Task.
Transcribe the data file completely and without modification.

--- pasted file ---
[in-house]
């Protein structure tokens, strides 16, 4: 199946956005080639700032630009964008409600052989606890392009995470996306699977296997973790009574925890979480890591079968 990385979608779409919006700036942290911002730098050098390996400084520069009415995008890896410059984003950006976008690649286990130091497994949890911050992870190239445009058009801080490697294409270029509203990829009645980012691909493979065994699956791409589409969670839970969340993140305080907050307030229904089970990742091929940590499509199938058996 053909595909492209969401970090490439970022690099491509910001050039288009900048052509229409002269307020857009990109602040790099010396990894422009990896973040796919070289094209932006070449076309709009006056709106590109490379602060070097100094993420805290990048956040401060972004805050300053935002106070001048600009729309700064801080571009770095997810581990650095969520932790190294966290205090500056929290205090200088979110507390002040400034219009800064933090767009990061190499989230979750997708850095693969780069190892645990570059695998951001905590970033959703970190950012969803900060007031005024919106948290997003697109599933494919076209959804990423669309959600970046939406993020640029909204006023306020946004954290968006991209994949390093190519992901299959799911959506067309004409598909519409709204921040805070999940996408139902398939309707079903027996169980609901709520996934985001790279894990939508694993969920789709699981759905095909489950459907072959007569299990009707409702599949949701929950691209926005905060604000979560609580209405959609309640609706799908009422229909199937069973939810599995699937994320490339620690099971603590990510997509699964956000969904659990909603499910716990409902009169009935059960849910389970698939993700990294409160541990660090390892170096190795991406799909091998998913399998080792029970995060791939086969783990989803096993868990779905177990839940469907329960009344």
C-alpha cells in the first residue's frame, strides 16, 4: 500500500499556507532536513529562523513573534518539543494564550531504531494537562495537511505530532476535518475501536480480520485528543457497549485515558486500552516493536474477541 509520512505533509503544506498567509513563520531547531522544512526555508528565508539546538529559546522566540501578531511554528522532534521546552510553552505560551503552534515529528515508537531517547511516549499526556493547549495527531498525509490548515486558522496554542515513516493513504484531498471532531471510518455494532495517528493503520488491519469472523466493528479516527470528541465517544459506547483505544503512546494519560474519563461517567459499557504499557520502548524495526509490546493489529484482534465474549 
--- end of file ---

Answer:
[in-house]
């Protein structure tokens, strides 16, 4: 199946956005080639700032630009964008409600052989606890392009995470996306699977296997973790009574925890979480890591079968 990385979608779409919006700036942290911002730098050098390996400084520069009415995008890896410059984003950006976008690649286990130091497994949890911050992870190239445009058009801080490697294409270029509203990829009645980012691909493979065994699956791409589409969670839970969340993140305080907050307030229904089970990742091929940590499509199938058996 053909595909492209969401970090490439970022690099491509910001050039288009900048052509229409002269307020857009990109602040790099010396990894422009990896973040796919070289094209932006070449076309709009006056709106590109490379602060070097100094993420805290990048956040401060972004805050300053935002106070001048600009729309700064801080571009770095997810581990650095969520932790190294966290205090500056929290205090200088979110507390002040400034219009800064933090767009990061190499989230979750997708850095693969780069190892645990570059695998951001905590970033959703970190950012969803900060007031005024919106948290997003697109599933494919076209959804990423669309959600970046939406993020640029909204006023306020946004954290968006991209994949390093190519992901299959799911959506067309004409598909519409709204921040805070999940996408139902398939309707079903027996169980609901709520996934985001790279894990939508694993969920789709699981759905095909489950459907072959007569299990009707409702599949949701929950691209926005905060604000979560609580209405959609309640609706799908009422229909199937069973939810599995699937994320490339620690099971603590990510997509699964956000969904659990909603499910716990409902009169009935059960849910389970698939993700990294409160541990660090390892170096190795991406799909091998998913399998080792029970995060791939086969783990989803096993868990779905177990839940469907329960009344």
C-alpha cells in the first residue's frame, strides 16, 4: 500500500499556507532536513529562523513573534518539543494564550531504531494537562495537511505530532476535518475501536480480520485528543457497549485515558486500552516493536474477541 509520512505533509503544506498567509513563520531547531522544512526555508528565508539546538529559546522566540501578531511554528522532534521546552510553552505560551503552534515529528515508537531517547511516549499526556493547549495527531498525509490548515486558522496554542515513516493513504484531498471532531471510518455494532495517528493503520488491519469472523466493528479516527470528541465517544459506547483505544503512546494519560474519563461517567459499557504499557520502548524495526509490546493489529484482534465474549 